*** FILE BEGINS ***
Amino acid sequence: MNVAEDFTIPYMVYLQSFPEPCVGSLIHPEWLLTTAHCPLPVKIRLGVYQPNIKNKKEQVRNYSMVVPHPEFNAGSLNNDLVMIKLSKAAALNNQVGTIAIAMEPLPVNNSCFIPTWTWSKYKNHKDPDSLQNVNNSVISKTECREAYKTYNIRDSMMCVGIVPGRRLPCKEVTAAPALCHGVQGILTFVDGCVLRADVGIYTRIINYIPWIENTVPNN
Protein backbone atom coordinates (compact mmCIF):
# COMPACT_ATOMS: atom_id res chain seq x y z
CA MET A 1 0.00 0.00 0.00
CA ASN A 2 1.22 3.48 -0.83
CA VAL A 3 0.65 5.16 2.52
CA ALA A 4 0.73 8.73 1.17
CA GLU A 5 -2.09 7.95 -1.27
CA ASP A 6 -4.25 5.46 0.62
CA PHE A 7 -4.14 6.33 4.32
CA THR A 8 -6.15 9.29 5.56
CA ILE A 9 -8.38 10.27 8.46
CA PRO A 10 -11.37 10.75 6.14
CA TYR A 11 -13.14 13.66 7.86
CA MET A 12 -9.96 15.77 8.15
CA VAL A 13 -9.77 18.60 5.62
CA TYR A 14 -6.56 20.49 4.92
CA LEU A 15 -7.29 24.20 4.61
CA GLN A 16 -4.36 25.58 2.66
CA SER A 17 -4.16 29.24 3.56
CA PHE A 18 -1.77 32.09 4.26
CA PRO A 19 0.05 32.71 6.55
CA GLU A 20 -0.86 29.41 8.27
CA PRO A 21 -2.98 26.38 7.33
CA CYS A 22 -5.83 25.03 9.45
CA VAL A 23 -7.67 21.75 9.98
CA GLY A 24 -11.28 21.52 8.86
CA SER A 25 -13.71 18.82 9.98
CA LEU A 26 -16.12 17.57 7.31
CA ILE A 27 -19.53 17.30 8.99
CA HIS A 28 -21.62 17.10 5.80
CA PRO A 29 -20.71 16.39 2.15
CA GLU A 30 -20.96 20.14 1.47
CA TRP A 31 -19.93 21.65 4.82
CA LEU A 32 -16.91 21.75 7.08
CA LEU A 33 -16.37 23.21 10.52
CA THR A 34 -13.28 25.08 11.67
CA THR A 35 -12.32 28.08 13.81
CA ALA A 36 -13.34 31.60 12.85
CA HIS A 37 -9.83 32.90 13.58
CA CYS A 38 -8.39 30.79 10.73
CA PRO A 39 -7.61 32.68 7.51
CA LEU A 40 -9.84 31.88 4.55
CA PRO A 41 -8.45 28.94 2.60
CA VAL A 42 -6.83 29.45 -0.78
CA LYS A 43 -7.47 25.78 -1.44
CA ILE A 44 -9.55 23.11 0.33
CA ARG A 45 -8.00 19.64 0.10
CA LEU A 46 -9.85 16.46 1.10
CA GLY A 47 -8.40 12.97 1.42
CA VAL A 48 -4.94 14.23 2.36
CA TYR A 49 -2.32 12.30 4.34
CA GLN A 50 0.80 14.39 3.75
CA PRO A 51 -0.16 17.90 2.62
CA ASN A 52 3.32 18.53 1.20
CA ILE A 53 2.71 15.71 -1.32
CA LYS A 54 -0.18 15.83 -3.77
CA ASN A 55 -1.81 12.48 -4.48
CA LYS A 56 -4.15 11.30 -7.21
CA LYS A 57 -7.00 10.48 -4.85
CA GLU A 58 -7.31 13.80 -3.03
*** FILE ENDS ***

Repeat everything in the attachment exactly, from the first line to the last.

Amino acid sequence: MNVAEDFTIPYMVYLQSFPEPCVGSLIHPEWLLTTAHCPLPVKIRLGVYQPNIKNKKEQVRNYSMVVPHPEFNAGSLNNDLVMIKLSKAAALNNQVGTIAIAMEPLPVNNSCFIPTWTWSKYKNHKDPDSLQNVNNSVISKTECREAYKTYNIRDSMMCVGIVPGRRLPCKEVTAAPALCHGVQGILTFVDGCVLRADVGIYTRIINYIPWIENTVPNN
Protein backbone atom coordinates (compact mmCIF):
# COMPACT_ATOMS: atom_id res chain seq x y z
CA MET A 1 0.00 0.00 0.00
CA ASN A 2 1.22 3.48 -0.83
CA VAL A 3 0.65 5.16 2.52
CA ALA A 4 0.73 8.73 1.17
CA GLU A 5 -2.09 7.95 -1.27
CA ASP A 6 -4.25 5.46 0.62
CA PHE A 7 -4.14 6.33 4.32
CA THR A 8 -6.15 9.29 5.56
CA ILE A 9 -8.38 10.27 8.46
CA PRO A 10 -11.37 10.75 6.14
CA TYR A 11 -13.14 13.66 7.86
CA MET A 12 -9.96 15.77 8.15
CA VAL A 13 -9.77 18.60 5.62
CA TYR A 14 -6.56 20.49 4.92
CA LEU A 15 -7.29 24.20 4.61
CA GLN A 16 -4.36 25.58 2.66
CA SER A 17 -4.16 29.24 3.56
CA PHE A 18 -1.77 32.09 4.26
CA PRO A 19 0.05 32.71 6.55
CA GLU A 20 -0.86 29.41 8.27
CA PRO A 21 -2.98 26.38 7.33
CA CYS A 22 -5.83 25.03 9.45
CA VAL A 23 -7.67 21.75 9.98
CA GLY A 24 -11.28 21.52 8.86
CA SER A 25 -13.71 18.82 9.98
CA LEU A 26 -16.12 17.57 7.31
CA ILE A 27 -19.53 17.30 8.99
CA HIS A 28 -21.62 17.10 5.80
CA PRO A 29 -20.71 16.39 2.15
CA GLU A 30 -20.96 20.14 1.47
CA TRP A 31 -19.93 21.65 4.82
CA LEU A 32 -16.91 21.75 7.08
CA LEU A 33 -16.37 23.21 10.52
CA THR A 34 -13.28 25.08 11.67
CA THR A 35 -12.32 28.08 13.81
CA ALA A 36 -13.34 31.60 12.85
CA HIS A 37 -9.83 32.90 13.58
CA CYS A 38 -8.39 30.79 10.73
CA PRO A 39 -7.61 32.68 7.51
CA LEU A 40 -9.84 31.88 4.55
CA PRO A 41 -8.45 28.94 2.60
CA VAL A 42 -6.83 29.45 -0.78
CA LYS A 43 -7.47 25.78 -1.44
CA ILE A 44 -9.55 23.11 0.33
CA ARG A 45 -8.00 19.64 0.10
CA LEU A 46 -9.85 16.46 1.10
CA GLY A 47 -8.40 12.97 1.42
CA VAL A 48 -4.94 14.23 2.36
CA TYR A 49 -2.32 12.30 4.34
CA GLN A 50 0.80 14.39 3.75
CA PRO A 51 -0.16 17.90 2.62
CA ASN A 52 3.32 18.53 1.20
CA ILE A 53 2.71 15.71 -1.32
CA LYS A 54 -0.18 15.83 -3.77
CA ASN A 55 -1.81 12.48 -4.48
CA LYS A 56 -4.15 11.30 -7.21
CA LYS A 57 -7.00 10.48 -4.85
CA GLU A 58 -7.31 13.80 -3.03